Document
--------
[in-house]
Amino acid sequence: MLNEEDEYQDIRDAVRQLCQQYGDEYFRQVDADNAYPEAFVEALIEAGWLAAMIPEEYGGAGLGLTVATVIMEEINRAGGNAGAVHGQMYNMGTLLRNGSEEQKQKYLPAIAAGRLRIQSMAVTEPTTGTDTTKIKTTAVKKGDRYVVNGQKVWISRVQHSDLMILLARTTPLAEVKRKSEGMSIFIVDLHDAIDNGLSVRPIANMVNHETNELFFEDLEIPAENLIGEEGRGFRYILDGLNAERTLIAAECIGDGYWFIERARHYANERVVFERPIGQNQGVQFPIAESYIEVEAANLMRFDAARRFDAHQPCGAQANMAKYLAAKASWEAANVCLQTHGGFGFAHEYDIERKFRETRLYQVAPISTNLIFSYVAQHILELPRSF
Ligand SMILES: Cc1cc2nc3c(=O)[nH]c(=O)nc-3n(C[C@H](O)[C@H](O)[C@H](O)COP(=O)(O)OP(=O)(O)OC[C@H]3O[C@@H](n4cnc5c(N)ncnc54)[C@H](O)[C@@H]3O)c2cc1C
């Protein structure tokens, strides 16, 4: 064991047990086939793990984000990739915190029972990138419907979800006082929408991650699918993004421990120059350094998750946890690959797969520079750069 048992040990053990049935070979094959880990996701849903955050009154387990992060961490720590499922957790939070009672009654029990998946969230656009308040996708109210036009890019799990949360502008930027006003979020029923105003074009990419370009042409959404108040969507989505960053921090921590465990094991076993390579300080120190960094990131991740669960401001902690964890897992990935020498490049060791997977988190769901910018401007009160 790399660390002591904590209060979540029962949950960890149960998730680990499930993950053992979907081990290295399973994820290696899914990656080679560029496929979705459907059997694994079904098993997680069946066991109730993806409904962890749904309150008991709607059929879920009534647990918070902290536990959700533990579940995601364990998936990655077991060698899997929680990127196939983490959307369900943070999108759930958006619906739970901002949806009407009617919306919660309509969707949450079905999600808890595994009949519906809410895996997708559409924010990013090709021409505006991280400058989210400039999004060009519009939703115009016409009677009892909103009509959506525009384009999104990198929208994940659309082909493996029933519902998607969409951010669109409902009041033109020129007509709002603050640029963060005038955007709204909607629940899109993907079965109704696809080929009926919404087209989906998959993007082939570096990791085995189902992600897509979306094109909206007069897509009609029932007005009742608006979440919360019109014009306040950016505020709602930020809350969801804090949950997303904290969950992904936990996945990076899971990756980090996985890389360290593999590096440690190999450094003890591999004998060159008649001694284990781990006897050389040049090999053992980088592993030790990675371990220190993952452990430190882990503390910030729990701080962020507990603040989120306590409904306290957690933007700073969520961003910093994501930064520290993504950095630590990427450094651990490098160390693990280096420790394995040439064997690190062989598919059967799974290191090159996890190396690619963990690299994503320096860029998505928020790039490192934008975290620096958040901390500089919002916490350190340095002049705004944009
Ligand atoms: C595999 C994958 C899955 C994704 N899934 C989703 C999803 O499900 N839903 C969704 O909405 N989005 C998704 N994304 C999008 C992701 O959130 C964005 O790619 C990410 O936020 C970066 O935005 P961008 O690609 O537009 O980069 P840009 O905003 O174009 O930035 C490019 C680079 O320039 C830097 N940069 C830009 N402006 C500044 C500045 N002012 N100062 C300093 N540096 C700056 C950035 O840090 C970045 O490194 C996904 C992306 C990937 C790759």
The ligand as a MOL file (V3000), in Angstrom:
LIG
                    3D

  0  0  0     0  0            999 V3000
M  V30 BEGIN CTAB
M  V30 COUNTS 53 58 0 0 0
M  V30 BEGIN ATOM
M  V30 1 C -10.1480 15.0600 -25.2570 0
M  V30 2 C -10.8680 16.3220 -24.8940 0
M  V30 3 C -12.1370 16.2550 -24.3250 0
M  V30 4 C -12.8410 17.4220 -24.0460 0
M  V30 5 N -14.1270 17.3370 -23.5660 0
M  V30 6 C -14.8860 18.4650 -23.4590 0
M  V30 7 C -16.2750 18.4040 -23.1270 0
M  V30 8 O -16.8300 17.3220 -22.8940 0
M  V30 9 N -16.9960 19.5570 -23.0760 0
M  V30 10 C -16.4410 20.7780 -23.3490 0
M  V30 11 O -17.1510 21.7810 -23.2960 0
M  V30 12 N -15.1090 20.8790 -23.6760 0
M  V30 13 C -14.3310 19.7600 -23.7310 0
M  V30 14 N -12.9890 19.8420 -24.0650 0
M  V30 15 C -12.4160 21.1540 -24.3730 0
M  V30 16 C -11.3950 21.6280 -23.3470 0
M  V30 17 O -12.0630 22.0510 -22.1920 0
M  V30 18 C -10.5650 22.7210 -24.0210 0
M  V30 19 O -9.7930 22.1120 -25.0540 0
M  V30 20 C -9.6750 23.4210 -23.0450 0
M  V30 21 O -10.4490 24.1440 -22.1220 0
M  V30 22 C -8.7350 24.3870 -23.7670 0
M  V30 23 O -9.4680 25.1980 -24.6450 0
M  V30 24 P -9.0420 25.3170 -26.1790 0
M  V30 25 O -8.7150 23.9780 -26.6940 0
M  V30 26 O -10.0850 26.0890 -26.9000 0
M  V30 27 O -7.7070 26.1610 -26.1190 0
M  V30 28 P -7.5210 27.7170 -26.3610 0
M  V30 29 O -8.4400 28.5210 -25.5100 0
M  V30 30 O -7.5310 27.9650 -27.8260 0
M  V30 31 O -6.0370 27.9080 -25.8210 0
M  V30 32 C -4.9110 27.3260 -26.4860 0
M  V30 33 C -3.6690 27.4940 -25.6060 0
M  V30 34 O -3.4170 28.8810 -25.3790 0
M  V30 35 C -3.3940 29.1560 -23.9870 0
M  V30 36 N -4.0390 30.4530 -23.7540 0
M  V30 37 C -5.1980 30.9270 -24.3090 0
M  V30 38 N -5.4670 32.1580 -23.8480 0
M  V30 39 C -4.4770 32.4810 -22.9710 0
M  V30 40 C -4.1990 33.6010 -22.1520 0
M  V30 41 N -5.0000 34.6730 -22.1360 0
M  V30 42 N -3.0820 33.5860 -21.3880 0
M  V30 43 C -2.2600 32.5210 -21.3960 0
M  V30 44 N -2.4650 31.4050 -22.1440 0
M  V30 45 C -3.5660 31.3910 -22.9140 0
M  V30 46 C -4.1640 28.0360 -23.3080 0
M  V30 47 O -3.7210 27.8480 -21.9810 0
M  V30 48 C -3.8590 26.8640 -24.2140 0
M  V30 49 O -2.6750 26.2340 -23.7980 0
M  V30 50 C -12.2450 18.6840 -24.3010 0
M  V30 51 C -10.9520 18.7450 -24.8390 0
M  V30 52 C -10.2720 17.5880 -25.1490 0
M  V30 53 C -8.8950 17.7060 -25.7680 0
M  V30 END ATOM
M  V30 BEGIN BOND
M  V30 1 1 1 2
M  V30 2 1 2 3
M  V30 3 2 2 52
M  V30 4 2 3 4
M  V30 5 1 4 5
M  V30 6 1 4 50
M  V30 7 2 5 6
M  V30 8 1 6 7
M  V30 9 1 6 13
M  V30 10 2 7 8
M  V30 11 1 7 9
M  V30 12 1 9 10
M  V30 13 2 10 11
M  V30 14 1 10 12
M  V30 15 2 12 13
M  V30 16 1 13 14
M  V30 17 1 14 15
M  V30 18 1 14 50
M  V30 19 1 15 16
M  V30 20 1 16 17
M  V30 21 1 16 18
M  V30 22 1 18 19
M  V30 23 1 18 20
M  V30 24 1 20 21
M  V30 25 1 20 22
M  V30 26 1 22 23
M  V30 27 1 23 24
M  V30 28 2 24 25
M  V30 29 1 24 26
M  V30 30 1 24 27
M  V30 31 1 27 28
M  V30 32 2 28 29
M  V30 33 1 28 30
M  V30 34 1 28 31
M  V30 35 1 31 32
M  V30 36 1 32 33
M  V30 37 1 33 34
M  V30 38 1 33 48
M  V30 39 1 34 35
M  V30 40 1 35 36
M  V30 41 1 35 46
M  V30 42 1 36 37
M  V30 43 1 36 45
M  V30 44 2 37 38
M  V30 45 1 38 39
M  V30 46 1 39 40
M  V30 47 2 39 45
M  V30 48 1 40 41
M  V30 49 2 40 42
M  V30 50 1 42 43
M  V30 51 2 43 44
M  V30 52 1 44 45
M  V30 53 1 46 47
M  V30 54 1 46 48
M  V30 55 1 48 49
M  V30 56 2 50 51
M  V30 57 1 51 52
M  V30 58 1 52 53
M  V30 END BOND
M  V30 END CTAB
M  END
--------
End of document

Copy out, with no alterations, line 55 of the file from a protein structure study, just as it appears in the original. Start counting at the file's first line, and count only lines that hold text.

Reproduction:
M  V30 43 C -2.2600 32.5210 -21.3960 0